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OK, OK, don't kill me. :oops: I am bringing up substrate heating. There have been studies (I think) that suggest that a temperature differential between the plants roots and the water column is a good thing. Does thing mean we should all invest in good substrate heating?
 

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I think substrate heating is only truly useful for layered substrates or those with no amendment at all.

Modern "complete" substrates like Onyx, Flourite, and Eco-Complete provide a beneficial environment throughout where a sand/laterite substrate is really only rich near in the bottom layer. Providing a current of water to carry enriched water to that lower layer should help maintain a rich substrate as well as allow the plants to most effectively utilize the enrichment. The same logic applies to un-enriched substrates such as Kasselman uses. The flow from the heater cables helps transport nutrient laden water to the plants roots, in effect, enriching the substrate.

If the plants are able to derive benefit from the upper layers that's comperable to the lower layers why would any flow in excess of that already provided by root uptake be needed? That's not to say that there could be no benefit from current in a commercial substrate. I've had amazing growth from crypts when grown in a tank with Flourite and using a RUGF. I wouldn't totally discount substrate heating, but I wouldn't call it necessary anymore either.
 

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I saw an article about this years back ( I think it was in TFH) and they said that in nature the substrate of areas where plants lived was actually warmer than the water they lived in. I believe this was due to decomposition of waste, although I could be wrong. UGF's are detrimental to root systems though as they pull water past the roots and stress them. It may also hinder nutrient uptake since they are constantly being "washed". In any event its not a natural process. I do know that lots of european hobbyists use substrate heaters and I think that it is helpful, although not necessary. I wonder if peat decomposition would raise the substrate temp. in the same way if layered at the bottom. Anyone know?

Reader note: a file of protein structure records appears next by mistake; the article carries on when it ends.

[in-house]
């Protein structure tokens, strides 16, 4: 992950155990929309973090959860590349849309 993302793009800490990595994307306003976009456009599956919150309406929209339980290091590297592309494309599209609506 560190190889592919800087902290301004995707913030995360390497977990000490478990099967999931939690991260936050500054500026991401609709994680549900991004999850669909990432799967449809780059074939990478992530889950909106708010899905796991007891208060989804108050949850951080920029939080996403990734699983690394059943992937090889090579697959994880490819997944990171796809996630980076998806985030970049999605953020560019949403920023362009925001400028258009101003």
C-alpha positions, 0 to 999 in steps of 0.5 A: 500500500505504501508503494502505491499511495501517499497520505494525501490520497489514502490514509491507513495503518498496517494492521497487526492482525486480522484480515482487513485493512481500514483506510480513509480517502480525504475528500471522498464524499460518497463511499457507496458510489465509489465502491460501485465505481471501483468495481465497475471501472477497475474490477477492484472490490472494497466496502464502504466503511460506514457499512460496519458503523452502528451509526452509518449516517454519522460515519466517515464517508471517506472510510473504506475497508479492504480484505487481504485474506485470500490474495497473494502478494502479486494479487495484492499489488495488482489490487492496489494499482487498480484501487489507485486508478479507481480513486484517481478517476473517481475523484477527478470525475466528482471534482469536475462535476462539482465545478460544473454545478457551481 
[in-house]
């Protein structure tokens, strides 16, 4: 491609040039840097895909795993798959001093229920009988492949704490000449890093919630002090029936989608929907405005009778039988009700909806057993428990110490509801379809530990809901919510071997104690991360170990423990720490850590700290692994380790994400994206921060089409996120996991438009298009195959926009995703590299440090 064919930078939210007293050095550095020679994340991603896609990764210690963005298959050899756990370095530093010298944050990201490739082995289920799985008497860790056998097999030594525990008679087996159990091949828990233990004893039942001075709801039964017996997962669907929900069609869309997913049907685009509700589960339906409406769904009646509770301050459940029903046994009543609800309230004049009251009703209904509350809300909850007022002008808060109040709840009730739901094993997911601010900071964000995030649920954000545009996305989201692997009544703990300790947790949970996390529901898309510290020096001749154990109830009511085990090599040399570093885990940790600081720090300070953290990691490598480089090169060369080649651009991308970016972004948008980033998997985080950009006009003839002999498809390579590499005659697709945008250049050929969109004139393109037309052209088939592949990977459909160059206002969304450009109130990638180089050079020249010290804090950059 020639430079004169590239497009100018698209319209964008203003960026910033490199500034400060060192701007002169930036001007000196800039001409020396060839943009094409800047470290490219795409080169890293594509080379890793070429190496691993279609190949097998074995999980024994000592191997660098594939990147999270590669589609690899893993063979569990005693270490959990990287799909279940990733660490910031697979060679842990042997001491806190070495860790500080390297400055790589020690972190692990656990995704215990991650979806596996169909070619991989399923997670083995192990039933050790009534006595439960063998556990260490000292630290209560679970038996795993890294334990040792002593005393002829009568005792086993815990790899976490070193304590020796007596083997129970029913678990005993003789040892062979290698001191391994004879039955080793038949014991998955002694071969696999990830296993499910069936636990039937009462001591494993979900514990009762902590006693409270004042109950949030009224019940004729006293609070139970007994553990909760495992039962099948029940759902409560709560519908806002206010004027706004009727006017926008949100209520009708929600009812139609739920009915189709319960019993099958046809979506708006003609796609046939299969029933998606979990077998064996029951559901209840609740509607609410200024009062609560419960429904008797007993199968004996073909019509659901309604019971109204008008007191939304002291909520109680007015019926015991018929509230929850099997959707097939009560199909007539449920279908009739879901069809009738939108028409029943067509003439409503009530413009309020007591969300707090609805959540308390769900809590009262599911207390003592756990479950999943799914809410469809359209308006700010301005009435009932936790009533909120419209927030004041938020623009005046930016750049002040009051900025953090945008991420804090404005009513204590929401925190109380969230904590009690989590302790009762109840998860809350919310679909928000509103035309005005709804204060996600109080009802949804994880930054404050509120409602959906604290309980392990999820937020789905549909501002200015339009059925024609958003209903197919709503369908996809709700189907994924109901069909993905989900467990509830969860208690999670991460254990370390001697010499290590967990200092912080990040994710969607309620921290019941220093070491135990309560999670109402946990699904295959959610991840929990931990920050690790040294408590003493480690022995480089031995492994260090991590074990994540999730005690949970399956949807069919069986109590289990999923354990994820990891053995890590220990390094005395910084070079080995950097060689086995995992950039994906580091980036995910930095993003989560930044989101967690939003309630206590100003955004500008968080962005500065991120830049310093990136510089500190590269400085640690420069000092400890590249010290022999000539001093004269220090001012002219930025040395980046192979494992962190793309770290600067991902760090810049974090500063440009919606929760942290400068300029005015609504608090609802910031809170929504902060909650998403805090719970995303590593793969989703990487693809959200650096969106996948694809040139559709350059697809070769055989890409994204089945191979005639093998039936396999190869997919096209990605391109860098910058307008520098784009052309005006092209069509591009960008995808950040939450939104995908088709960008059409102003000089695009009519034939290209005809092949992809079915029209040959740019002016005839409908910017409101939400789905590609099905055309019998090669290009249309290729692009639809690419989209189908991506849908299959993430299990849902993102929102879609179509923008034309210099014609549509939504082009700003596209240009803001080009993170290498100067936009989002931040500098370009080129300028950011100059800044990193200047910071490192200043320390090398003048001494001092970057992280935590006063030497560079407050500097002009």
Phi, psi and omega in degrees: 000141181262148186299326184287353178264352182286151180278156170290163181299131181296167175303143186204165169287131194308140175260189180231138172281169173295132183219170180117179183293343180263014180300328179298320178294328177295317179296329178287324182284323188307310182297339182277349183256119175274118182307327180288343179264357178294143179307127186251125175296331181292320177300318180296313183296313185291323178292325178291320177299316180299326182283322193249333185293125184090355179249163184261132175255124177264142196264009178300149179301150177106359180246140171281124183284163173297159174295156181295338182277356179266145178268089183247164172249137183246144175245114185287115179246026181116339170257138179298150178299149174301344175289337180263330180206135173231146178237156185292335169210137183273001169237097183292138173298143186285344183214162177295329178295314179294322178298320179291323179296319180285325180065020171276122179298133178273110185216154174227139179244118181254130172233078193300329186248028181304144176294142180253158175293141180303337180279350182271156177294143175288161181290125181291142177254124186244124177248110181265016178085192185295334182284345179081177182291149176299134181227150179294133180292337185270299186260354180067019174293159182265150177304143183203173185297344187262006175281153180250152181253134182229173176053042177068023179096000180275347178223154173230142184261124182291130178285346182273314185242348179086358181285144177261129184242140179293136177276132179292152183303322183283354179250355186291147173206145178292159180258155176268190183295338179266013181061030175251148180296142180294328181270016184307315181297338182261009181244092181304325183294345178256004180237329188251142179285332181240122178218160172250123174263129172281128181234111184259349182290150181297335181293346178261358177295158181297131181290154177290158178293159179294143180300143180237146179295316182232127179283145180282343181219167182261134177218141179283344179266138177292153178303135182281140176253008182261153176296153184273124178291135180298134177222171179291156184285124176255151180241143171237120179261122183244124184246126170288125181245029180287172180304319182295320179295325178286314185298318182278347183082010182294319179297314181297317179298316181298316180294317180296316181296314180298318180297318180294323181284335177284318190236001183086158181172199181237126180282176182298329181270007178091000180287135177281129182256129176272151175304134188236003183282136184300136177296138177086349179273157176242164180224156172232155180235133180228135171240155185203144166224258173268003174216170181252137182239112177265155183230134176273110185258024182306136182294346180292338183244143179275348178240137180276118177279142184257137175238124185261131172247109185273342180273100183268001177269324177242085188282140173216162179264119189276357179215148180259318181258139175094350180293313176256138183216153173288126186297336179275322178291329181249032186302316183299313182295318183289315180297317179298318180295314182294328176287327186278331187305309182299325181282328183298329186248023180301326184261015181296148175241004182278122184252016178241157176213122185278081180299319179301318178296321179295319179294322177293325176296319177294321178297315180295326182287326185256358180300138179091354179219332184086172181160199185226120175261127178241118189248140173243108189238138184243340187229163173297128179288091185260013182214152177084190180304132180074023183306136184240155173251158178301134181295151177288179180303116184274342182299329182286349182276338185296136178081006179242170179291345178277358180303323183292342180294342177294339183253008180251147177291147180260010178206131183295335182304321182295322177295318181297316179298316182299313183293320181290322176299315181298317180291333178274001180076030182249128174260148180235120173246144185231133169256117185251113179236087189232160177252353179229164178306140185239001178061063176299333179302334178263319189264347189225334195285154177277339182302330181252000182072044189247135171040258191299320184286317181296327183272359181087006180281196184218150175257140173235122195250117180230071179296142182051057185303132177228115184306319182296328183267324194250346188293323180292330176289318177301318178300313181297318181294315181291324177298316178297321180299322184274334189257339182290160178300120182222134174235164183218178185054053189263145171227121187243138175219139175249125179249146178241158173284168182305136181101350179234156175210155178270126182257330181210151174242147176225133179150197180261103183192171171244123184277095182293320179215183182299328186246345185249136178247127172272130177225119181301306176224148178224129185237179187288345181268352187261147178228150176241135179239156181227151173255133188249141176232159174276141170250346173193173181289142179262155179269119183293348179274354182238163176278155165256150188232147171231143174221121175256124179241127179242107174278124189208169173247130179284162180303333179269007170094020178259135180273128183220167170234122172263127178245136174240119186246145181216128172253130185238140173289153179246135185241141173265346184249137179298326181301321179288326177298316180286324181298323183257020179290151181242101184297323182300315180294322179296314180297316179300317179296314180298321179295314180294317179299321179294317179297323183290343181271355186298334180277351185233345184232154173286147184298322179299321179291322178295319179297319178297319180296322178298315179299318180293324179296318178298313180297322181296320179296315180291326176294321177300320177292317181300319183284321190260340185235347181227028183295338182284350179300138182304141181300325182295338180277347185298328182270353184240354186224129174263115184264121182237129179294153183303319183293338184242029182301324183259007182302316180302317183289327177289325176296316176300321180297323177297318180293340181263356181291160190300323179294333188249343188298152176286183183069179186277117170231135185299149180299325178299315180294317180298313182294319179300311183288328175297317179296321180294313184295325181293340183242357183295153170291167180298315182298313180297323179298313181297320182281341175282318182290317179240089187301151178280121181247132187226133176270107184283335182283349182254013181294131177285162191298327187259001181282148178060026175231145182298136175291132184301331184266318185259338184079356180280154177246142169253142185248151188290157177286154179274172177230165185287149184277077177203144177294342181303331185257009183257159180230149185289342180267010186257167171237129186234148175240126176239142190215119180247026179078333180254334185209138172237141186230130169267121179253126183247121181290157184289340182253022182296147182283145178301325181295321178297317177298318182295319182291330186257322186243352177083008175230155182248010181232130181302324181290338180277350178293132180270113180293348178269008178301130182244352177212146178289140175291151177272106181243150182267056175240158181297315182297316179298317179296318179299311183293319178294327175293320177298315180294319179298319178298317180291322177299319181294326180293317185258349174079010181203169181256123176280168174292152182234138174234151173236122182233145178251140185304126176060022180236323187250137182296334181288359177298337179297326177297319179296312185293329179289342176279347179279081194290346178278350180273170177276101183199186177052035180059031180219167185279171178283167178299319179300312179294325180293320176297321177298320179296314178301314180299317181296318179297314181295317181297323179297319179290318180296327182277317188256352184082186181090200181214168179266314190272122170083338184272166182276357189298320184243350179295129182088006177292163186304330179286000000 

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Decomposition does not increase the temp enough to cause much/significant flux.

Flux is mainly what you are talkign about.
The reason for temp variation in natural substrates in nature is thermal solar heating in relatively clear shallow water.

This heats from TOP down, not the bottom up.

You go to any wetland ansd stick your hand in there. You will see the top is warm, perhaps warmer than the water, depends on the water, flow rate, time of year and MANY other variables.
But you will find the temp decreses as you get deeper than the top inch or so.

Same thing with sand on the beach.

As far as seedling heat trays, many places use these for starter cultures.
I think this is more along the lines at what you might want to consider and look at as far as this topic relates to aquarium plants.

I've used cables for 10 years. I do not find they make difference in terms of both health and growth with any plant species.
I will say they do help with seedling culture of emergent plants such as lettuce etc.

Regards,
Tom Barr
 

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Discussion Starter · #5 ·
Most major aquarium plant equipment manufacturers produce a substrate heating line (e.g., ADA, Dupla, Dennerle). However, other than the Optimum Aquarium, I have not seen any evidence that they are beneficial. Yes, I've seen George's work on this, but I still don't think they are necessary in a well planted tank.

Dupla's point was that it avoid compaction and helps to promote a healthy exchange between the substrate solution and the water column. I think this can be done by providing the appropriate substrate alone.

I used the Dupla cable system for years. It rarely turned on (I'm in Florida) for one thing. I didn't notice any differences in growth with my non-cable tanks.

Perhaps an experient is in order???
 

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I think the major makers are simply marketing and selling a farce IMO.

It's gotten into the dogma of plant keeping and rather than suggest something different and actually doing some real research, they just go with what the customers are asking for and willing to shell out big bucks for.

They are not researchers, they are businesses.